BERLIN, 13 November 2018 – An initiative launched by UNICEF and the Federal Ministry for Family Affairs, Senior Citizens, Women and Youth, to support refugees in accommodation centres, has made considerable progress towards protecting the rights of vulnerable children.
An estimated half a million refugee children and adolescents have applied for asylum in Germany since 2015. These children and adolescents often stay in accommodation centres for significant periods of time, although the centres do not provide adequate long-term shelter, protection or other basic services.
The “Initiative to protect refugees and migrants in Refugee Accommodation Centres” has helped improve the situation for these children and their families.
At an event in Berlin, German Federal Minister for Family Affairs, Senior Citizens, Women and Youth Franziska Giffey said: “Every child has the right to protection and a fair chance in life – no matter where they are from or the status of their parents. We must ensure that all children are able to grow up safely, so that every child is able to reach their full potential, including refugee children. Within the framework of the initiative we have developed guidelines for the protection of refugees in refugee accommodation centres, which have been implemented in some 100 accommodation centres. I am pleased that these guidelines have become good practice and serve as an example for other accommodation centres.”
Specific results from the initiative include:
- The development of nationwide standards to protect refugees in accommodation centres.
- The deployment of professionally trained protection experts to 100 refugee accommodation centres.
- Reaching 25,000 people directly through the initiative, one-third of whom are children and adolescents.
- The implementation of standardized procedures to protect refugee children and their families from violence.
- Training more than 2,250 employees working at refugee centres to strengthen their ability to respond to the specific needs of vulnerable children and families.
- Establishing child friendly spaces at the centres, so children and young people have safe spaces to learn, play and regain some level of normality.
UNICEF Regional Director for Europe and Central Asia and Special Coordinator for the Refugee and Migrant Response in Europe, Afshan Khan, said the initiative has helped to improve the quality of refugee children’s lives and to shield them from violence, abuse and neglect. "The Government of Germany and the German people must be recognized for the generosity and humanity they have shown by providing so many vulnerable refugee children and adolescents with safety, protection and opportunities for a better future," she said. "Germany remains an example of how countries receiving refugees can ensure the best interests of children are protected.”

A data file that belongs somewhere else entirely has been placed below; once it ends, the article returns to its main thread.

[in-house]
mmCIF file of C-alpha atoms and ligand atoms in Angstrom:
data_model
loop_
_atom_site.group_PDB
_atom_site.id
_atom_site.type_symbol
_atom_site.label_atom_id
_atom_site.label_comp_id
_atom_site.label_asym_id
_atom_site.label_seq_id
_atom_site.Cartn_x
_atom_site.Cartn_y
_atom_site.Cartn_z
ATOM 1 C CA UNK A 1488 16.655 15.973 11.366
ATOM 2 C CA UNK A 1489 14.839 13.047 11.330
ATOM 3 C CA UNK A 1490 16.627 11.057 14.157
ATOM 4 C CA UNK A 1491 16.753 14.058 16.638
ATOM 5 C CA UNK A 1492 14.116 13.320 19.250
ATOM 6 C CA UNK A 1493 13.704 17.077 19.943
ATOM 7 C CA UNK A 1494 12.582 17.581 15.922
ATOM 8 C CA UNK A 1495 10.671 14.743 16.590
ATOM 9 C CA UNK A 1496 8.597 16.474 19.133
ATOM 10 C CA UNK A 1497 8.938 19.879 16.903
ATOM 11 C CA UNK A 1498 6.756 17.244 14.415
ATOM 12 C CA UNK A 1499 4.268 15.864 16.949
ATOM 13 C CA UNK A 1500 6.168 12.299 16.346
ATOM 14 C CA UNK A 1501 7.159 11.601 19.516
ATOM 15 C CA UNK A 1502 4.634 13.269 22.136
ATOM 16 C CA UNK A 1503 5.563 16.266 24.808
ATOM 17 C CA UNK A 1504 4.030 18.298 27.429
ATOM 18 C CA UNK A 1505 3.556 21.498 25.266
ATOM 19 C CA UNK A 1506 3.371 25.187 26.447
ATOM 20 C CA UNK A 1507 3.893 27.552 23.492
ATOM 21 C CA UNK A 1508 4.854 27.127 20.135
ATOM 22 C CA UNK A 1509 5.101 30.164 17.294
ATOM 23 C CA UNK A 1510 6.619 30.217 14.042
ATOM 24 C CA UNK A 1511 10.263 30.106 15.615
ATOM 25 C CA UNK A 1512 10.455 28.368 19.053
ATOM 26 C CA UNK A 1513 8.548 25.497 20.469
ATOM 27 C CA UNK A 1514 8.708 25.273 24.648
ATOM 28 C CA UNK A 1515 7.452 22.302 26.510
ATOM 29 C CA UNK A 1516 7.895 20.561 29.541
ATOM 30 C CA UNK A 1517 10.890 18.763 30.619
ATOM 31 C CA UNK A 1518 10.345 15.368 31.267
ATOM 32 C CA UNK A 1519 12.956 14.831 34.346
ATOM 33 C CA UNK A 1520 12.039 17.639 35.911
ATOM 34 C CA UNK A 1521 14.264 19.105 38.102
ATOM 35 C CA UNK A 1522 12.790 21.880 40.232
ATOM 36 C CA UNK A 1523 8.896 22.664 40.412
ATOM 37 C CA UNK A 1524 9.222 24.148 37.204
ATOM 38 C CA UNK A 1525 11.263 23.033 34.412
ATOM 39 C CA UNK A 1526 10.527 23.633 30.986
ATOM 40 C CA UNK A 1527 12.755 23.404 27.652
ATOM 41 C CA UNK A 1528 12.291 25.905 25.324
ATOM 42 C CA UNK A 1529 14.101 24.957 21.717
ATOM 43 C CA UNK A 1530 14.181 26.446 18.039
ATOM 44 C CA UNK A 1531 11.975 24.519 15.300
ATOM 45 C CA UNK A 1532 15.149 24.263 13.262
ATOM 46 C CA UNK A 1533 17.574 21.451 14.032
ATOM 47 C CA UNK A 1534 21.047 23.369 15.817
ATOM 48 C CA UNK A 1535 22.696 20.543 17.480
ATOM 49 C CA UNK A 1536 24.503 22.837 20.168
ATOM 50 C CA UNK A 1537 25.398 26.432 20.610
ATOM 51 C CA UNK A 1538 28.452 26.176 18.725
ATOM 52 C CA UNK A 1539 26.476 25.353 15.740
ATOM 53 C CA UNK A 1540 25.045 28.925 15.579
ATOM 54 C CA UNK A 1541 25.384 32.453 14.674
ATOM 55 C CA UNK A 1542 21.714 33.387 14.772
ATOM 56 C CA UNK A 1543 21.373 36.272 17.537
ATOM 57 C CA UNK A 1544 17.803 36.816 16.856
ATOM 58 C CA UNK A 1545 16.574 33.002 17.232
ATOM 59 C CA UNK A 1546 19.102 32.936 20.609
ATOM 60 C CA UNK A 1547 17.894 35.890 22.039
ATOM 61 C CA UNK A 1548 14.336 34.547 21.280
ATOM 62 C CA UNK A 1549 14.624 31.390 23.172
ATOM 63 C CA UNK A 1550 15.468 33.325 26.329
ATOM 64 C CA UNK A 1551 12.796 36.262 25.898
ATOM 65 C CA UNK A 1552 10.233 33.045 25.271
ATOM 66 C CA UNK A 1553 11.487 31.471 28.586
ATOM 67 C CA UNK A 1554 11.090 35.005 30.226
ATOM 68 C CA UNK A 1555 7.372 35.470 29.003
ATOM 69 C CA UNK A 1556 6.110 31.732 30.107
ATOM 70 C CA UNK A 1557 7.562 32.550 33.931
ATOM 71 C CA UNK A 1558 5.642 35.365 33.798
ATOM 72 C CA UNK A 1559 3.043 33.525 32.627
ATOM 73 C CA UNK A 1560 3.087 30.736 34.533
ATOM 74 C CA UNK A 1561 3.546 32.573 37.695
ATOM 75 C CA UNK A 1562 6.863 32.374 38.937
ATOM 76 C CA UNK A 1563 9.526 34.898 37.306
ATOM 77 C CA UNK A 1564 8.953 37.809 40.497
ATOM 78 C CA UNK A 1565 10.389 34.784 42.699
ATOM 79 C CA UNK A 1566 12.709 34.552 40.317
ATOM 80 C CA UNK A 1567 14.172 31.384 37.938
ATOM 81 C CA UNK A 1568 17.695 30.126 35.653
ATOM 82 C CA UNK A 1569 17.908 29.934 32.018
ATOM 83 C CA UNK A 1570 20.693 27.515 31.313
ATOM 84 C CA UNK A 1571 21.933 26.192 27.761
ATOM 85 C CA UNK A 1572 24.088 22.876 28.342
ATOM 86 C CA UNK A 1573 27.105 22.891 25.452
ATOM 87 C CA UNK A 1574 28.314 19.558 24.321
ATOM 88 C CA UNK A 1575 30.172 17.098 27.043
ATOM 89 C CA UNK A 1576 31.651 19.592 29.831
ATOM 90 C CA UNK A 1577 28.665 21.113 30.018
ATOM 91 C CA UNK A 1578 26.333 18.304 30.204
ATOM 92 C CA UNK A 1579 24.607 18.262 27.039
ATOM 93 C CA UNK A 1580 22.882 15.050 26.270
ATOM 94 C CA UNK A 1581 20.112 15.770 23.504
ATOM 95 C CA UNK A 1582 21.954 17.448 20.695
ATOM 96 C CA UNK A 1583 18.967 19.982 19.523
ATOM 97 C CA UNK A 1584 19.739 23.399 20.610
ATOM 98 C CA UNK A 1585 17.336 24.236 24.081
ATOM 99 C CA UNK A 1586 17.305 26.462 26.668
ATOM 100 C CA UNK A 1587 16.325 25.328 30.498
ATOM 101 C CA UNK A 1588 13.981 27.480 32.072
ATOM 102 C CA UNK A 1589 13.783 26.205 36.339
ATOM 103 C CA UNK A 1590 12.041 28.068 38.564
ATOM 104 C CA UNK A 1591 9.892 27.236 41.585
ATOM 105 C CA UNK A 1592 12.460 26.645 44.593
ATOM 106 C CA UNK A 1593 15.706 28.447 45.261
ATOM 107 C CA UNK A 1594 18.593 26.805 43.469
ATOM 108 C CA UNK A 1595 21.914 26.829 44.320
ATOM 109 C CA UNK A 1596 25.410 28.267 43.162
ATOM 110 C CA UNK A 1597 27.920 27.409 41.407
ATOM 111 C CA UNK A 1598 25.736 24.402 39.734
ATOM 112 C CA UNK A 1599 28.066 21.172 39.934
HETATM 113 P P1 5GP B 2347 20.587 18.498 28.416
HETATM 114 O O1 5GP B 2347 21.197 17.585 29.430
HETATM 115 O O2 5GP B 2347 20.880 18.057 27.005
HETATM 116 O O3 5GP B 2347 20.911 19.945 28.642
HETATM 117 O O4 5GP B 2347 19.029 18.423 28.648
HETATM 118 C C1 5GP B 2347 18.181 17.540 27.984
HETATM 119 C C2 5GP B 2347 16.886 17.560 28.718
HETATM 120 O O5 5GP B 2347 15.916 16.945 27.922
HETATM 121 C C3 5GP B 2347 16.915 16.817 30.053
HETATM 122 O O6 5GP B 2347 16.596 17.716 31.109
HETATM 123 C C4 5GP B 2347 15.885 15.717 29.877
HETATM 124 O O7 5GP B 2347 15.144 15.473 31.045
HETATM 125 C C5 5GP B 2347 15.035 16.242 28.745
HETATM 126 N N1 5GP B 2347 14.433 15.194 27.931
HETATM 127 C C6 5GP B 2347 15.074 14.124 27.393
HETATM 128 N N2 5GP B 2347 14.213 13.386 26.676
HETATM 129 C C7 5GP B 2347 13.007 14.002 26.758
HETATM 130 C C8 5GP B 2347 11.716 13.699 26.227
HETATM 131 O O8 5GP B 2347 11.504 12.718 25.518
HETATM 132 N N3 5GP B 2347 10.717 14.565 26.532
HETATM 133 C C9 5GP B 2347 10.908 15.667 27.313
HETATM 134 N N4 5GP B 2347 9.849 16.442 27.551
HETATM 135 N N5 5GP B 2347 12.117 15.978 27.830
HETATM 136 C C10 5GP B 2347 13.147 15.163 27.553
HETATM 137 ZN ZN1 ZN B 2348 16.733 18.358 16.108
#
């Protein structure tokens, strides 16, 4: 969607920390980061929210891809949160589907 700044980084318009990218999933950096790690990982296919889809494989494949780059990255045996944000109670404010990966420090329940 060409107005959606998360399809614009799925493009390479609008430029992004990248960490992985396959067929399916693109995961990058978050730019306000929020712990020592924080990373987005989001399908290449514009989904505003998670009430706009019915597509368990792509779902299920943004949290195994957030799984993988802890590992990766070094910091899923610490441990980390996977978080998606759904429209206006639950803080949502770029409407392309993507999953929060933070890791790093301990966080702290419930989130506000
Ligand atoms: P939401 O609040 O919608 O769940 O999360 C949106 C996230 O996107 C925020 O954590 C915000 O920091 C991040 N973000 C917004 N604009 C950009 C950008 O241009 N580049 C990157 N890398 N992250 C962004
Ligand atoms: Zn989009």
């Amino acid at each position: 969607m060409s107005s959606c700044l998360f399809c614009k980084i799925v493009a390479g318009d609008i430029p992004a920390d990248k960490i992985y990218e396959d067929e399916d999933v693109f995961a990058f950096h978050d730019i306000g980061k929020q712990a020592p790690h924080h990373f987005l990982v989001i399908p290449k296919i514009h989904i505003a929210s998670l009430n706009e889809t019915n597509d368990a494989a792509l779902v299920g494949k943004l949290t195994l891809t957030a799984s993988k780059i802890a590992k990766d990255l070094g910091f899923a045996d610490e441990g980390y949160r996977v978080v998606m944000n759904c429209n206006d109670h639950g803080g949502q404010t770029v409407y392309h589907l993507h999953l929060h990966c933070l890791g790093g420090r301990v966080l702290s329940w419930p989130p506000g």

Despite significant progress, further measures are needed to effectively safeguard children's rights nationwide and to provide opportunities for children to build a successful life.
Georg Graf Waldersee, Chairman of the German Committee for UNICEF, said, "Children should stay as short as possible in refugee accommodation centres, as they are not a place for children even under the best of conditions. It is, therefore, urgent for all existing institutions to set standards that ensure the implementation of children's rights and take into account the needs of children and parents. As long as children live in refugee accommodation centres, they need to be well protected and promoted."
Providing refugee and migrant children and adolescents opportunities to participate in their new communities is a critical investment for all of society that promotes social inclusion.
Note to Editors
The revised version of the "Minimum Standards for the Protection of Refugees in Refugee Accommodation Centres“ can be downloaded here.
Further information at:
German Committee for UNICEF
Tel: +49 (0)30 2758079-11
Tel: +49 (0)159 04139723